Monthly Archives: November 2013

Caffeine Trivia 11.27.13

THE PLUNGER or CAFETIERE METHOD: The plunger method, thought to have been invented in 1933, extracts the most flavour from the ground beans. Coarsely ground coffee is placed in the warmed pot and hot water added to the grounds.  After stirring the brew is allowed to steep for three to five minutes, before the plunger is pushed down to separate the coffee grounds from the coffee infusion. This method is only slightly less convenient than the filter method and is today one of the two fastest growing ways to make fresh ground coffee.


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Caffeine Trivia 11.26.13

THE FILTER METHOD – The drip or filter method is possibly the most widely used method today. Finely-ground coffee is placed in a paper or reusable cone-shaped unit and nearly boiling water poured on top. For best results, a small quantity of water should be poured on first to wet the grounds and speed up the release of caffeol. The resulting brew filters through the unit into a pot or mug and is ready to drink, while the coffee grounds remain in the cone. There are electric versions which automate this process, including heating the water, and in general make a better or more consistent cup of coffee than the manual version. The filter method is especially popular in Germany and the USA.

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Caffeine Trivia 11.25.13

Ever wonder what all the different coffee drinks are that you see on coffee house menus?  Here are some explanations I have gathered:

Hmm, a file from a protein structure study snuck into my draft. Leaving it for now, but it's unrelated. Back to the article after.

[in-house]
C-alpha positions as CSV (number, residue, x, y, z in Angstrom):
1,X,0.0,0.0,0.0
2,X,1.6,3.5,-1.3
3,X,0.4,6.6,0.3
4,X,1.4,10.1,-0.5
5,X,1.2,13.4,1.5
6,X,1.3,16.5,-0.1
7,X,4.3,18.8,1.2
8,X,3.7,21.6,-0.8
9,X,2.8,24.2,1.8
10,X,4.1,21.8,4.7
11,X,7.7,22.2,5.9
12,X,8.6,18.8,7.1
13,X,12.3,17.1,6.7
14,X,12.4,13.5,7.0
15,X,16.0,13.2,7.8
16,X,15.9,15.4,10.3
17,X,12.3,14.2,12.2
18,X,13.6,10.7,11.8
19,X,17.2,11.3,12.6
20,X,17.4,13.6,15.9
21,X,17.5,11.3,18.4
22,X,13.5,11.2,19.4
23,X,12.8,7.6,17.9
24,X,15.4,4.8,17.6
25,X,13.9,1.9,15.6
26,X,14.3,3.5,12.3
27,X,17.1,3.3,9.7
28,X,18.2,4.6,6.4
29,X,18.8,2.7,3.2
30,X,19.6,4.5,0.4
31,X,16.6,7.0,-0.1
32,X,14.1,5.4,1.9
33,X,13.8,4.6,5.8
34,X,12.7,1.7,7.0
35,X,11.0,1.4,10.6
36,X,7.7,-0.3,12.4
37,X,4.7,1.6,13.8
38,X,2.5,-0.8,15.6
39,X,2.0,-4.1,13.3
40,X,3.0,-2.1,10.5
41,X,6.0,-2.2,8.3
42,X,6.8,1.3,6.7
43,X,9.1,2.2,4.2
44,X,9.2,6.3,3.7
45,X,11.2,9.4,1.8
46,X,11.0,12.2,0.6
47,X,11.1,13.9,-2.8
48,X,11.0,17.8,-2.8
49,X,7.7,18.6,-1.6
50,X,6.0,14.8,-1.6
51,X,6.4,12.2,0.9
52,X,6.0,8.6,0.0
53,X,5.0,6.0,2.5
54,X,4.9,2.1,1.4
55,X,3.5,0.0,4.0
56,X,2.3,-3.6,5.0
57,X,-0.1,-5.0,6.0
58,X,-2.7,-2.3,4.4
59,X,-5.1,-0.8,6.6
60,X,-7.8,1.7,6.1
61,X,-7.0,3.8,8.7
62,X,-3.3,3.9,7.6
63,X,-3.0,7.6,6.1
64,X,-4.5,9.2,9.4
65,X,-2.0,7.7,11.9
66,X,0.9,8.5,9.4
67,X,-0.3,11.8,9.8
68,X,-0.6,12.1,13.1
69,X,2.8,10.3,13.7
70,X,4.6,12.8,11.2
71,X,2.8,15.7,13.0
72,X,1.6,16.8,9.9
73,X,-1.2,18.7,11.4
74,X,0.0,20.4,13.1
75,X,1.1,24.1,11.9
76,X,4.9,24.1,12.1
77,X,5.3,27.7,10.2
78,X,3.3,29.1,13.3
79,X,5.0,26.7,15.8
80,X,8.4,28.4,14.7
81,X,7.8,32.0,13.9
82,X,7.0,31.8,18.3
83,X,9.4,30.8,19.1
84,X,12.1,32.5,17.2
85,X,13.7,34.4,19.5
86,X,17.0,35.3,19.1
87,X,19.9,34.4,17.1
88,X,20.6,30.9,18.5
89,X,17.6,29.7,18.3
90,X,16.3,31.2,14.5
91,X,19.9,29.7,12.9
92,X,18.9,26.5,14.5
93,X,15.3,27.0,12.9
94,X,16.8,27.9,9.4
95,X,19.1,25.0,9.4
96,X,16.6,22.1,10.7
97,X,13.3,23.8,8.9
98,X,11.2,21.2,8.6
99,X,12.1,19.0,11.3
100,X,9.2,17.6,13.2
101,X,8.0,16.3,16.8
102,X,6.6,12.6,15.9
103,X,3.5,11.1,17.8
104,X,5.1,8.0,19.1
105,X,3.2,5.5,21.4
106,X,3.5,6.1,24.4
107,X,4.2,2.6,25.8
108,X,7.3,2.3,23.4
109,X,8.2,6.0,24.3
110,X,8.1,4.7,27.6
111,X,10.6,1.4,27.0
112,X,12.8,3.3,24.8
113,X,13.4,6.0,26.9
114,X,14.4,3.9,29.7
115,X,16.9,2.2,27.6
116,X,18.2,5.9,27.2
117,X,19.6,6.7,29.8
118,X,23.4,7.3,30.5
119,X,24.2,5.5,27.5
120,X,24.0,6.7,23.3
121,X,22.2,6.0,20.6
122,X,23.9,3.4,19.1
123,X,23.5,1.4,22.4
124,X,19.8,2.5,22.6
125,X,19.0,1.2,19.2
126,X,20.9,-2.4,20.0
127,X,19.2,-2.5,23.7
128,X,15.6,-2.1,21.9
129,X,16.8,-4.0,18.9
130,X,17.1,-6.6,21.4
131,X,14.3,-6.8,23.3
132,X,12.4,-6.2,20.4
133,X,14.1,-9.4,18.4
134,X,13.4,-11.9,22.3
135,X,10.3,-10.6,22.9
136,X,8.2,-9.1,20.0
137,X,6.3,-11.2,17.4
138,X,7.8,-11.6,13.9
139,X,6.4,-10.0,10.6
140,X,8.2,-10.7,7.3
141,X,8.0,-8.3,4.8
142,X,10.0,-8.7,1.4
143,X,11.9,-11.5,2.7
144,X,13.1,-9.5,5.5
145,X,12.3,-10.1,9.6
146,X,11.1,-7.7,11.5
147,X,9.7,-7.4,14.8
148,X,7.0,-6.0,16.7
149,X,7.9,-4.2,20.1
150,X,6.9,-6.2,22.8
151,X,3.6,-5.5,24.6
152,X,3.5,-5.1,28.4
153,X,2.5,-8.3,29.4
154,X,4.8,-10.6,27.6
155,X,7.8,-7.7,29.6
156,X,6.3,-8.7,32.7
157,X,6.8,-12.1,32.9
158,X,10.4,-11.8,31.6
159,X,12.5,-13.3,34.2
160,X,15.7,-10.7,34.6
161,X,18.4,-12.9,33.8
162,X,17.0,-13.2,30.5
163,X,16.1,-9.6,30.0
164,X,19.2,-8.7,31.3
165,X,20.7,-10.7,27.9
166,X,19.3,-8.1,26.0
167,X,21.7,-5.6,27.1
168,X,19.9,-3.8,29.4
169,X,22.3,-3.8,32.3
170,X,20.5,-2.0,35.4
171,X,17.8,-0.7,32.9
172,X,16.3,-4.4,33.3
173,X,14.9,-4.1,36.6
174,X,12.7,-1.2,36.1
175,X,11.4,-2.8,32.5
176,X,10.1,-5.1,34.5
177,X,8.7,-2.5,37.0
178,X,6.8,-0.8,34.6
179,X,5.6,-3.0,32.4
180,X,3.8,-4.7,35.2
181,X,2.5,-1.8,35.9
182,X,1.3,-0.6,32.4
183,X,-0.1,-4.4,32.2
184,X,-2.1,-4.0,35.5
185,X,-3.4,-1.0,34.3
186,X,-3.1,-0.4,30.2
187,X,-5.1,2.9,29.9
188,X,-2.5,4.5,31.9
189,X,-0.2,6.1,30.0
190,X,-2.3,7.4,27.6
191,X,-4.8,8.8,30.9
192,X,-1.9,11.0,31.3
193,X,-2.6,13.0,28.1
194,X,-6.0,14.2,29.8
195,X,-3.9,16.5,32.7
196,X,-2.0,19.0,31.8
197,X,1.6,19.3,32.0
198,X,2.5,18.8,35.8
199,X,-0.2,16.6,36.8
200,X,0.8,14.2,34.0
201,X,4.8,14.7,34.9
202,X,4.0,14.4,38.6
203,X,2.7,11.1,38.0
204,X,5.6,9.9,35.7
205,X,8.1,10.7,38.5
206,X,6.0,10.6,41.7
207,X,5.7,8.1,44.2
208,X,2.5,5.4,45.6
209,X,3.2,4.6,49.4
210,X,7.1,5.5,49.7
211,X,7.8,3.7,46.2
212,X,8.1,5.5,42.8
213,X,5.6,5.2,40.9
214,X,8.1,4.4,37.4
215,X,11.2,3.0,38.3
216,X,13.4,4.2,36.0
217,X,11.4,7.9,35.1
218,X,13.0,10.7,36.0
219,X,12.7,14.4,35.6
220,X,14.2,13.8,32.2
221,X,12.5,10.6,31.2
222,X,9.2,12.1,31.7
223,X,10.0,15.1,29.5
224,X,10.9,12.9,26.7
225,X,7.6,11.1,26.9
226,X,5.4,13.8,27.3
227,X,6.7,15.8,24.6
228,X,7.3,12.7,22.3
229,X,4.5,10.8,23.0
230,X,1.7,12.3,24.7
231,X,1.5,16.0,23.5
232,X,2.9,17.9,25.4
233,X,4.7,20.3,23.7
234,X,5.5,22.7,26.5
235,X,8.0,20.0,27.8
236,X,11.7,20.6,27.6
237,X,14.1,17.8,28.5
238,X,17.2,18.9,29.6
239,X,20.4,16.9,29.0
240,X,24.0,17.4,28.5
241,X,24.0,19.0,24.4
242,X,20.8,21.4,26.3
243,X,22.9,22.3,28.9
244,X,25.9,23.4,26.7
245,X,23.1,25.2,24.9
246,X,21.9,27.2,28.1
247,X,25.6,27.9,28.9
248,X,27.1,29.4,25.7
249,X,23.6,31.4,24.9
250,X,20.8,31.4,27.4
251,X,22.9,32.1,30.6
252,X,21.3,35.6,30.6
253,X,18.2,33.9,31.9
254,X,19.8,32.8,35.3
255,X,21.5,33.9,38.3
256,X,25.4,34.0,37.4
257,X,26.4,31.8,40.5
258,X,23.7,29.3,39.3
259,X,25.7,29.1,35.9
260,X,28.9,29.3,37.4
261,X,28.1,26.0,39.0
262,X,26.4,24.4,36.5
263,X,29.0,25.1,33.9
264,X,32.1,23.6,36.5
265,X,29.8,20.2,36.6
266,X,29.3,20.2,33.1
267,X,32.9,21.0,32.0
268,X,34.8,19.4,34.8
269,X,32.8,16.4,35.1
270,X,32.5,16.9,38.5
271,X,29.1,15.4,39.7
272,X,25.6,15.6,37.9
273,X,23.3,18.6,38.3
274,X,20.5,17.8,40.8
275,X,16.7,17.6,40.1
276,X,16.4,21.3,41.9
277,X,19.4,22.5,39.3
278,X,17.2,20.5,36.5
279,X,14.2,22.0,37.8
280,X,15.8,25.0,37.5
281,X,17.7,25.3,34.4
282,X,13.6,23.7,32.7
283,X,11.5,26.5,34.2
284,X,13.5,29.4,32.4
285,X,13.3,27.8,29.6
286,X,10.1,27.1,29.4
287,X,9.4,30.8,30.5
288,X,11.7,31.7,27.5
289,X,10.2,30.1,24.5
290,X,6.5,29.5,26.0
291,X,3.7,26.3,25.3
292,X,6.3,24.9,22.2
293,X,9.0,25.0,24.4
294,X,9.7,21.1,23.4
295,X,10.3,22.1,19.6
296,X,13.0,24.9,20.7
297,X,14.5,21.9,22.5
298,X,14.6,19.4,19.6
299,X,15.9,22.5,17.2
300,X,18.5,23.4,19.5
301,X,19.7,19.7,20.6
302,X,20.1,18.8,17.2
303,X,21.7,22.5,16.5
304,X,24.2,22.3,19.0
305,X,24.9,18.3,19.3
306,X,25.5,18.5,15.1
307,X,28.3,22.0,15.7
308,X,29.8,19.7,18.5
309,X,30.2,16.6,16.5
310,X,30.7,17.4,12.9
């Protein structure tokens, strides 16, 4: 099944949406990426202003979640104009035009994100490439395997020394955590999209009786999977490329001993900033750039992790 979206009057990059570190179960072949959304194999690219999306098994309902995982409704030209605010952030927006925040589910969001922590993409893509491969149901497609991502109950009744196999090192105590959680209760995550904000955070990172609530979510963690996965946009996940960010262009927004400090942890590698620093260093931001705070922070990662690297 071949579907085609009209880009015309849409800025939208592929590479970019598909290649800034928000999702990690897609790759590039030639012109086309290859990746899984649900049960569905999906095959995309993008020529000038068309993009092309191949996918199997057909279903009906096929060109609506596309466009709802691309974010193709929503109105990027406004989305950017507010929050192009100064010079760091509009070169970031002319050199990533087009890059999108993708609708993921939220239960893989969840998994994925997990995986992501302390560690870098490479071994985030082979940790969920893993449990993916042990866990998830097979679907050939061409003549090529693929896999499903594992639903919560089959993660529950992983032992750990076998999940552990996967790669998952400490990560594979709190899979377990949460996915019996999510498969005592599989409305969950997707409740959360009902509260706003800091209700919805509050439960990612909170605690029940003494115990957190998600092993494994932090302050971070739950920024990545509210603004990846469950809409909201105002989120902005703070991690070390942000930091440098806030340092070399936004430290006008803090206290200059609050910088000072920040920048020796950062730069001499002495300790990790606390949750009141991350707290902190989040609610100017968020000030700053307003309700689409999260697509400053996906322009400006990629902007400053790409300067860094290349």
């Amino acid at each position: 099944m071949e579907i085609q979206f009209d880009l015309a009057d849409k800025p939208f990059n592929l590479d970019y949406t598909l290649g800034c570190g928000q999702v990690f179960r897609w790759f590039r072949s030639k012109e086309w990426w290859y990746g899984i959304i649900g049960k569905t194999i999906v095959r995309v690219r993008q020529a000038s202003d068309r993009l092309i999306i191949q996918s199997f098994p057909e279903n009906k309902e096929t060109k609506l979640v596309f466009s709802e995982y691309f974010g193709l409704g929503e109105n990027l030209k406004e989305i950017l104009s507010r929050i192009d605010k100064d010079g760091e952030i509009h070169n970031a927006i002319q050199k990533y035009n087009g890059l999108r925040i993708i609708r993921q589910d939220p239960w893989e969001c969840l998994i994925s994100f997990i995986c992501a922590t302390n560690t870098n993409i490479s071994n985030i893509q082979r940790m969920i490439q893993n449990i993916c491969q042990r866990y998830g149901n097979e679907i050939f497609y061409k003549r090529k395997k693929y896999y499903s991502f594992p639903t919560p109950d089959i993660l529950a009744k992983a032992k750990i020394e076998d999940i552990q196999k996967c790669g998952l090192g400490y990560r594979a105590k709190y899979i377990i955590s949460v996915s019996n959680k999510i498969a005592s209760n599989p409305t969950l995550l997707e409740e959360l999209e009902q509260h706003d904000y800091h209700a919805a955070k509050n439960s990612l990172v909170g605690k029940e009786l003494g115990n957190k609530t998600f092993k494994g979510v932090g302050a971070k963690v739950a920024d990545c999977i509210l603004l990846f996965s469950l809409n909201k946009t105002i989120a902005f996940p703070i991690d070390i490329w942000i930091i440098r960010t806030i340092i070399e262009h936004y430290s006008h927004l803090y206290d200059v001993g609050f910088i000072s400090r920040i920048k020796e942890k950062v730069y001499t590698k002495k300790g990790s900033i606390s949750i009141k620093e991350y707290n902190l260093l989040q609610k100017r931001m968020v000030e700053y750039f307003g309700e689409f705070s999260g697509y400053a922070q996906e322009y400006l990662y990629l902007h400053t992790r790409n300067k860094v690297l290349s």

Americano: A single shot of espresso with about 7 ounces of hot water added to the mix. The name for this coffee drink stemmed from an insult to ‘uncouth’ Americans who weren’t up to drinking full espressos.

Black coffee: A drip brew, percolated or French press style coffee served straight, with no milk.

Cafe au Lait: Similar to Caffe Latte, except that an au lait is made with brewed coffee instead of espresso. Additionally, the ratio of milk to coffee is 1:1, making for a much less intense taste.

Cafe Breva: A cappuccino made with half and half milk, instead of whole milk. The theory is that the mix gives a richer, creamier flavor. You should be aware, before trying this for yourself, that half and half is much harder to foam.

Caffe Latte: Essentially, a single shot of espresso in steamed (not frothed) milk. The ratio of milk to coffee should be about 3:1, but you should be aware that latte in Italian means ‘milk’, so be careful ordering one when in Rome.

Cafe Macchiato: A shot of espresso with steamed milk added. The ratio of coffee to milk is approximately 4:1.

Cappuccino: Usually equal parts espresso, steamed milk, and frothed milk, often with cinnamon or flaked chocolate sprinkled on top. Some coffee shops will add more milk than that so that the customer will get a bigger drink out of the deal, but that makes the coffee itself far weaker.

Double, or Double Shot: Just as it sounds, this is two shots of espresso mixed in with the regular amount of additional ingredients. So, for example, if you were going to make a double hammerhead, you would put two shots of espresso into a coffee cup, and fill it with the drip blend, rather than the usual single espresso shot.

Dry Cappuccino: A regular cappuccino, only with a smaller amount of foam, and no steamed milk at all.

Espresso Con Panna: Your basic standard espresso with a shot of whipped cream on top.

Flavored coffee: A very much ethnic tradition, syrups, flavorings, and/or spices are added to give the coffee a tinge of something else. Chocolate is the most common additive, either sprinkled on top or added in syrup form, while other favorites include cinnamon, nutmeg, and Italian syrups.

Frappe: A big favorite in parts of Europe and Latin America, especially during the summer months. Originally a cold espresso, it has more recently been prepared putting 1-2 teaspoons of instant coffee with sugar, water and ice. The brew is placed in a long glass with ice, and milk if you like, turning it into a big coffee milkshake.

Hammerhead: A real caffeine fix, this drink consists of a shot of espresso in a regular-sized coffee cup, which is then filled with drip coffee. Also known as a Shot in the Dark, although many cafes rename the drink further to suit their own needs.

Iced coffee: A regular coffee served with ice, and sometimes milk and sugar.